Leavenworth, Kansas was first settled as Fort Leavenworth in 1827 on the west side of the Missouri River by Colonel Henry H. Leavenworth. The purpose was to protect travelers from Indians on the Santa Fe and Oregon trail and to protect the flourishing fur trade. The town was organized and laid out in 1854. The following year Leavenworth became the first incorporated community in the Kansas Territory.
By 1857 it was a prosperous supply base for the settlements of the West. It has held many important purposes over its history, such as being the Headquarters of the Upper Missouri Indian Agency, and an operations base during the Mexican War. It was also important during the Civil War, so much so that the Confederate Sterling Price targeted it during a raid in 1864. It also had a federal military prison and later a Federal Penitentiary in 1895.
This area of the country was a place of great controversy during the Civil War. It was a Popular Sovereignty State which was a pre-Civil War doctrine asserting the right of the people living in a newly organized territory to decide by vote of their territorial legislature whether or not slavery would be permitted there. All the other states made this decision by allowing the existing government vote without citizen input. During the war, thousands of recruits were recruited and mustered out from Camp Lincoln at Fort Leavenworth. Between 1861 and 1865, the regular army formed the foundation on which volunteer forces were built. Railroads stretching towards the west came under increasing attack by the Plains Indians. Because the western posts were undermanned, Confederate prisoners were called upon to help fight the hostile Indians. Five of these regiments were outfitted at Fort Leavenworth.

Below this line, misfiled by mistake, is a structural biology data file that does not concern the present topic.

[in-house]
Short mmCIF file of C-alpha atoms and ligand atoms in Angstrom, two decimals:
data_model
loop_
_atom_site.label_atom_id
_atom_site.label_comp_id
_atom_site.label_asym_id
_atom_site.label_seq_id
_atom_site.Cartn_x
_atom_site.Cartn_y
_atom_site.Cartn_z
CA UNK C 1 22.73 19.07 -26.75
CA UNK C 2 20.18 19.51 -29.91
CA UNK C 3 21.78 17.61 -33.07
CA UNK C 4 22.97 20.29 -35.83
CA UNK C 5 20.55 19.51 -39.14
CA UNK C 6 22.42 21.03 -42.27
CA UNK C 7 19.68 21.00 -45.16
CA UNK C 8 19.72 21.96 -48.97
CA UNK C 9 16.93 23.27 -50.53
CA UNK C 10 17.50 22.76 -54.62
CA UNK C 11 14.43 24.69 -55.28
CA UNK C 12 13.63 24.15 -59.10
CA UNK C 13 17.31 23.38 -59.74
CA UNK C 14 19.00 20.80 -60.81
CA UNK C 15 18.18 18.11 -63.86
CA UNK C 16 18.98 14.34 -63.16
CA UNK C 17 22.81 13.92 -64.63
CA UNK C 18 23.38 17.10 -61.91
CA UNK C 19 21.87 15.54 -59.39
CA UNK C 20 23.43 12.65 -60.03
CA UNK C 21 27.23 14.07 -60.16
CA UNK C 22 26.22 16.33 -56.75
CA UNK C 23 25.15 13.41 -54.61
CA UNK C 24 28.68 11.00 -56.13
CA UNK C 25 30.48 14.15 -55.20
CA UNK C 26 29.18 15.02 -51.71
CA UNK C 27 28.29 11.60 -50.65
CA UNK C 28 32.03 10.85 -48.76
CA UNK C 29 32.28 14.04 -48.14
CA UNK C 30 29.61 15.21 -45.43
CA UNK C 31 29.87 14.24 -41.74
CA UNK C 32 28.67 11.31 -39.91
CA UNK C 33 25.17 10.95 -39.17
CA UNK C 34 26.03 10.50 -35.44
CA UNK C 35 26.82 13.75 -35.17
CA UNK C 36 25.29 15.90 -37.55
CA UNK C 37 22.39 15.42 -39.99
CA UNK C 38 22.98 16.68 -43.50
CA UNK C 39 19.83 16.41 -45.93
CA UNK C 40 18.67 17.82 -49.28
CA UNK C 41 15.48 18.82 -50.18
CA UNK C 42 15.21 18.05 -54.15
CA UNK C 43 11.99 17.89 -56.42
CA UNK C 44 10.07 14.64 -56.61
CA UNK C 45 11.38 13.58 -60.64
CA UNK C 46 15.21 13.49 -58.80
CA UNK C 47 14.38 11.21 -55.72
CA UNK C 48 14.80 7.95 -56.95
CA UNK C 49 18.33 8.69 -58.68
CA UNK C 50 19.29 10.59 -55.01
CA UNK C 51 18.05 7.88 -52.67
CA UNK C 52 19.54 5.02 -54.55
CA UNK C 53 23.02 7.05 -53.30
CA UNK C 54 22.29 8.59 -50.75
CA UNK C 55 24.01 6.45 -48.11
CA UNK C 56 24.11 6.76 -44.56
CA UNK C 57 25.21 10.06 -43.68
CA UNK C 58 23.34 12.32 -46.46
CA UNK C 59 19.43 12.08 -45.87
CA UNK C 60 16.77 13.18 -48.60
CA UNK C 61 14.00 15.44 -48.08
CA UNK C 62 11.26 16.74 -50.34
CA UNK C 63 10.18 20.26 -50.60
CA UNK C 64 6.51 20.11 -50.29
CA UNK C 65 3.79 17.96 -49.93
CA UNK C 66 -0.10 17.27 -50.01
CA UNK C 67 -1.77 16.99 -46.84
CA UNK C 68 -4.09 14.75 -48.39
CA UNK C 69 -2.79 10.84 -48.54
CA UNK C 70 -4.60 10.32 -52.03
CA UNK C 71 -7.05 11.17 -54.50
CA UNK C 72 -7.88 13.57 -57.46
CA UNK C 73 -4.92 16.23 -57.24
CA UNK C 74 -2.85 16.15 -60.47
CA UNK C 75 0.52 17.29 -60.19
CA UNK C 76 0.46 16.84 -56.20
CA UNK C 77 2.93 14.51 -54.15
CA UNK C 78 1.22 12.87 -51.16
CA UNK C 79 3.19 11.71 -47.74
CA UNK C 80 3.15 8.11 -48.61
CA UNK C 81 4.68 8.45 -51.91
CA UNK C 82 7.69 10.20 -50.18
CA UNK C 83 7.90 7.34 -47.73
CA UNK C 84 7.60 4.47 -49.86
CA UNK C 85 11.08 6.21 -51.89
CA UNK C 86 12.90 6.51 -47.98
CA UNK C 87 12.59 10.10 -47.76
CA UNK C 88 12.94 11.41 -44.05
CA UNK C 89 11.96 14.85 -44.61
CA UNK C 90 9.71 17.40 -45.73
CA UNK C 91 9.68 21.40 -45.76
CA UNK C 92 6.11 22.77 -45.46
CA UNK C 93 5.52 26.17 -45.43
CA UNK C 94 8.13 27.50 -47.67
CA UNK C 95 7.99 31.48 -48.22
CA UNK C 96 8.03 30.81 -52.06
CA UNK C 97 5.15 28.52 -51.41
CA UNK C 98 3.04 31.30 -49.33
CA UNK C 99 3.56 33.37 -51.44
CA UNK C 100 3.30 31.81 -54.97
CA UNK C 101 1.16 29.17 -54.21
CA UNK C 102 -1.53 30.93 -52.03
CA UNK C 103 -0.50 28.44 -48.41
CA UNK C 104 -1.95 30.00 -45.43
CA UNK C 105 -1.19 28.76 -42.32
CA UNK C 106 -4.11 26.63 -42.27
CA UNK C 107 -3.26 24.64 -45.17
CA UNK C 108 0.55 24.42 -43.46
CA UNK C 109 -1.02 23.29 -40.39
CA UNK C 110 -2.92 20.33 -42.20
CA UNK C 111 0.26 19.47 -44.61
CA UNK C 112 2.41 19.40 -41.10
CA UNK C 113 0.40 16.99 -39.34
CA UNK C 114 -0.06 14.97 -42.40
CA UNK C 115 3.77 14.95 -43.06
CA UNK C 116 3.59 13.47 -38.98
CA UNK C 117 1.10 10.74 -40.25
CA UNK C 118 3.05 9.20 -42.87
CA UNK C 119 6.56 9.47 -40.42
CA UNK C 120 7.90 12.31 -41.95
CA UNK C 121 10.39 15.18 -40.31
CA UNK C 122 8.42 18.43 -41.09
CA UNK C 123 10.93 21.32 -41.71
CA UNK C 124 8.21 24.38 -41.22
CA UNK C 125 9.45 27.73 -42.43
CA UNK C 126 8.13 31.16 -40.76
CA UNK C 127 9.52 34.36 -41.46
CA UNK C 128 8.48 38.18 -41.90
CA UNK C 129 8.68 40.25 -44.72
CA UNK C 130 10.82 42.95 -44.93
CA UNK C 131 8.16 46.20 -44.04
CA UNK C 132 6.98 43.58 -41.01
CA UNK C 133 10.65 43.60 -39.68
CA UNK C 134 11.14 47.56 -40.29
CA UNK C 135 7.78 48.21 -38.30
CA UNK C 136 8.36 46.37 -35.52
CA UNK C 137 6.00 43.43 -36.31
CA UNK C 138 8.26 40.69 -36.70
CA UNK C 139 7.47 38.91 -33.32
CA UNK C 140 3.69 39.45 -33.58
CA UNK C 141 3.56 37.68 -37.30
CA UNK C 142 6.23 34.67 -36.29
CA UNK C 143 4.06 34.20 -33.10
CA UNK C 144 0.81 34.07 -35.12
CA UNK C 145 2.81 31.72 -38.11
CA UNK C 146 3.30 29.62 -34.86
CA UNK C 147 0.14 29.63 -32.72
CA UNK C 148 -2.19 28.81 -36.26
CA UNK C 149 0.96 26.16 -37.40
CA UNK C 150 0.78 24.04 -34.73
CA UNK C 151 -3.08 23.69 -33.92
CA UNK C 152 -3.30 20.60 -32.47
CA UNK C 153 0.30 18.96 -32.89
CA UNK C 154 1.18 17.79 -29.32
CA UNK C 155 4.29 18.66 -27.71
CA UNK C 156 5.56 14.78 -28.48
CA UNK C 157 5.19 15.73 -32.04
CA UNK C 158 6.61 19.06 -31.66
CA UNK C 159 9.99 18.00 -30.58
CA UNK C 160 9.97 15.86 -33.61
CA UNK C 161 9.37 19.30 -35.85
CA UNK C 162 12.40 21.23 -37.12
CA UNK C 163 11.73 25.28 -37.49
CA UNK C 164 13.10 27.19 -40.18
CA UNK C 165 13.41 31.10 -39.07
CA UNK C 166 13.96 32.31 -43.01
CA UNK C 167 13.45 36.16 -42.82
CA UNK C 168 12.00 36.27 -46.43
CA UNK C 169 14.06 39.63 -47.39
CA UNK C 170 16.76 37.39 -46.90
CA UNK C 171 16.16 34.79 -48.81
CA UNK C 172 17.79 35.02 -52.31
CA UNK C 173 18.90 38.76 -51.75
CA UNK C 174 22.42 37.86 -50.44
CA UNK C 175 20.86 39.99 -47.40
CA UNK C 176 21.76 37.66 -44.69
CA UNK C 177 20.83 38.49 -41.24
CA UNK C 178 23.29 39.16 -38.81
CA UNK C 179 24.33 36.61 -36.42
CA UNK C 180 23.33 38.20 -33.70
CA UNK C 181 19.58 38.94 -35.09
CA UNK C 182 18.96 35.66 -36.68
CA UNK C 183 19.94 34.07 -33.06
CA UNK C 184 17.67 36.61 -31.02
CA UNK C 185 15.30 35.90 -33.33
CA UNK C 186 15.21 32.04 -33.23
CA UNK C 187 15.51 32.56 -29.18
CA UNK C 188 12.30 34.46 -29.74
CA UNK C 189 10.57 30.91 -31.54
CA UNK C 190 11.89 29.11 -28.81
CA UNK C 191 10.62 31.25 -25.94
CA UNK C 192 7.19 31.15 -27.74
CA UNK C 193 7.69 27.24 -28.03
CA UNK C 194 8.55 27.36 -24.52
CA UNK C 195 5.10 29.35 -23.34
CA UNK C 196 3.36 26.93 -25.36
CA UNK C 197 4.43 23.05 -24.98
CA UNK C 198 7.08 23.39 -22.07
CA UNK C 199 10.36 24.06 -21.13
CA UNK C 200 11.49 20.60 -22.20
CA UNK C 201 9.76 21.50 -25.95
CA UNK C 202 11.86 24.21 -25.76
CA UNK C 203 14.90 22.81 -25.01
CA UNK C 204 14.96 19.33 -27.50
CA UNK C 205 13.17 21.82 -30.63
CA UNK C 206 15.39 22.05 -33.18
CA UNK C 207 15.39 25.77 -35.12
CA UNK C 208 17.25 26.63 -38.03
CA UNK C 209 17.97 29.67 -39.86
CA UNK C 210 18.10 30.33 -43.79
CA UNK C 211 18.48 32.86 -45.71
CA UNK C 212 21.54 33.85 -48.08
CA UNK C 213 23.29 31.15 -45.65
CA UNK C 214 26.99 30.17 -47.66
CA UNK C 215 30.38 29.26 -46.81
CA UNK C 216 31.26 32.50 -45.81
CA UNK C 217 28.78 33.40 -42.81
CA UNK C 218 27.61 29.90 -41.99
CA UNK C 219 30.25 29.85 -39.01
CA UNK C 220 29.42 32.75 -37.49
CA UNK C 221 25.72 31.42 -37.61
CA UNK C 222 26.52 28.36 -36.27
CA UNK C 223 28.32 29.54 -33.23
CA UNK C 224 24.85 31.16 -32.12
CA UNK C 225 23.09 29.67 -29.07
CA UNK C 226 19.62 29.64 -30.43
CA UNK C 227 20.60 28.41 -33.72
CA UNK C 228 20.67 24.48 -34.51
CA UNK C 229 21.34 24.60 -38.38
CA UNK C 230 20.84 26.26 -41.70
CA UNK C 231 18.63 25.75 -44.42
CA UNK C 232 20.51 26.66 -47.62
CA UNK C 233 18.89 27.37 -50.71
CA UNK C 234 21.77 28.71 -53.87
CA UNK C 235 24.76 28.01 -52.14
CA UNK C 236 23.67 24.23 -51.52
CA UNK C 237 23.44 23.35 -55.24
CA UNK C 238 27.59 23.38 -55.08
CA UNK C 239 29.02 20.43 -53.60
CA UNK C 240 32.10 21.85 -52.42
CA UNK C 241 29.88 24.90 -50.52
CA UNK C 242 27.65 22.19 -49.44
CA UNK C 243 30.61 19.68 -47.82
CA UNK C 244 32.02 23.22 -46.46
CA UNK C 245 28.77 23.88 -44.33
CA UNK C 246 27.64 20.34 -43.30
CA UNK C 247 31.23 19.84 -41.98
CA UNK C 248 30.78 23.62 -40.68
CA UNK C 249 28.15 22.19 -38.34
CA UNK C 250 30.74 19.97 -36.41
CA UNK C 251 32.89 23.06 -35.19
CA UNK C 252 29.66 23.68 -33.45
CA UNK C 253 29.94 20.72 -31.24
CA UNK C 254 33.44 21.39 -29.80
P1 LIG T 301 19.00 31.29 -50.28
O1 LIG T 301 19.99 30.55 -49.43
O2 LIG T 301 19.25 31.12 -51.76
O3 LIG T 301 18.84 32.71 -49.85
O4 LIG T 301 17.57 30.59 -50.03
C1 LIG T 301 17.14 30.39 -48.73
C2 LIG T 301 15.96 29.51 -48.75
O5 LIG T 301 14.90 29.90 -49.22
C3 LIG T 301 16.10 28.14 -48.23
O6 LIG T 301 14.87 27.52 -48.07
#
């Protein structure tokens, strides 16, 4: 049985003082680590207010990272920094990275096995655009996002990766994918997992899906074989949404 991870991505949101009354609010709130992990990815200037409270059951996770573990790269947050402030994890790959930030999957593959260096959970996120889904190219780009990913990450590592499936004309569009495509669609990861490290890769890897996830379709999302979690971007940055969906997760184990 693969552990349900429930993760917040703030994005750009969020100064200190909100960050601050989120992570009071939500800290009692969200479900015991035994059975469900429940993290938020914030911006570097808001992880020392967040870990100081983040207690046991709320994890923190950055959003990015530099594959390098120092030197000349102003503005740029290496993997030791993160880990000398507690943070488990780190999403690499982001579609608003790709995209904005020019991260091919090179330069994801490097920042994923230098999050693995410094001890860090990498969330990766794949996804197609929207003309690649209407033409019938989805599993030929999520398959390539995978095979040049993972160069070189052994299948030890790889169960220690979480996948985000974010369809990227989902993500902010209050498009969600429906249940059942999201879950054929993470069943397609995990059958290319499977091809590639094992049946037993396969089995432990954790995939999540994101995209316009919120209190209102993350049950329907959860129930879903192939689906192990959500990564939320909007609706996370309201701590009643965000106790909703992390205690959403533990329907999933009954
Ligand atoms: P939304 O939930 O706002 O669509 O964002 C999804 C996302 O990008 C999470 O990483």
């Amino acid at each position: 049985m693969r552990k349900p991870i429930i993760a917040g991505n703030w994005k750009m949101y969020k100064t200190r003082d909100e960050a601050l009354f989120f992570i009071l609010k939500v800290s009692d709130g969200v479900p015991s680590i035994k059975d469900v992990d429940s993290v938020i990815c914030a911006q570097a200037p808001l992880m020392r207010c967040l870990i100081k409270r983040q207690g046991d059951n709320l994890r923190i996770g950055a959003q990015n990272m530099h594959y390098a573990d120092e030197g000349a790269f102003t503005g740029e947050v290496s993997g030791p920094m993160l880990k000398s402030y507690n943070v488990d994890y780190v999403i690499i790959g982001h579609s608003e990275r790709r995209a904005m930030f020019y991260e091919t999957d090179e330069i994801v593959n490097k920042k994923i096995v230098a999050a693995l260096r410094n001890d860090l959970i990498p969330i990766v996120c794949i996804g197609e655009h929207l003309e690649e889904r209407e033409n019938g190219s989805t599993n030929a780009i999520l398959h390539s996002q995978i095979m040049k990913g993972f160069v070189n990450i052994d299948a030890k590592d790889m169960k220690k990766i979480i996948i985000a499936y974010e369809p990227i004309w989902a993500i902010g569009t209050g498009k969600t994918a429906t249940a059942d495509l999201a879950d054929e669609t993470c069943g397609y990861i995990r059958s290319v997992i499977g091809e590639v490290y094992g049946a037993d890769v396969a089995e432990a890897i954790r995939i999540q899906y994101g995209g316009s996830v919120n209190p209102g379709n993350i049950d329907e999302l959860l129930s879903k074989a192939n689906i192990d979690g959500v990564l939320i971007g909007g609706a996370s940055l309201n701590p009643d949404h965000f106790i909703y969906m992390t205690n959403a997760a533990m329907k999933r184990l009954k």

This is the Leavenworth that my 2x Great Grandmother was born into. Elvira Register was born on March 31, 1861, to Mathew and Elisia (White) Register. She was the 5th of 12 children. Her parents, along with her 2 paternal uncles and their families moved from St. Joseph, Missouri to Kansas in 1855. They had established themselves as farmers and were very prosperous. At the beginning of the Civil War on April 12, 1861, Elvira’s father and uncles joined the Union Army and went back to Missouri to engage in the fighting. This left her mother alone at home with 5 children aged 8 (twins), 2, 1 and 1 month. I am sure having her sisters-in-law’s were a small comfort for Elisia.
After the war, the Register’s remained in Leavenworth until 1873 when Mathew moved his family to the Cherokee Indian Reservation in Oklahoma to run a trading post. What an exciting life it must have been for a young girl to see and experience the growth of the Kansas territory. She could watch the hoards of pioneers stopping to buy supplies on their way west. It is said that Elvira had a great sense of humor and curiosity like no other her entire life. I believe it was developed during these early years of living in such a grand place.
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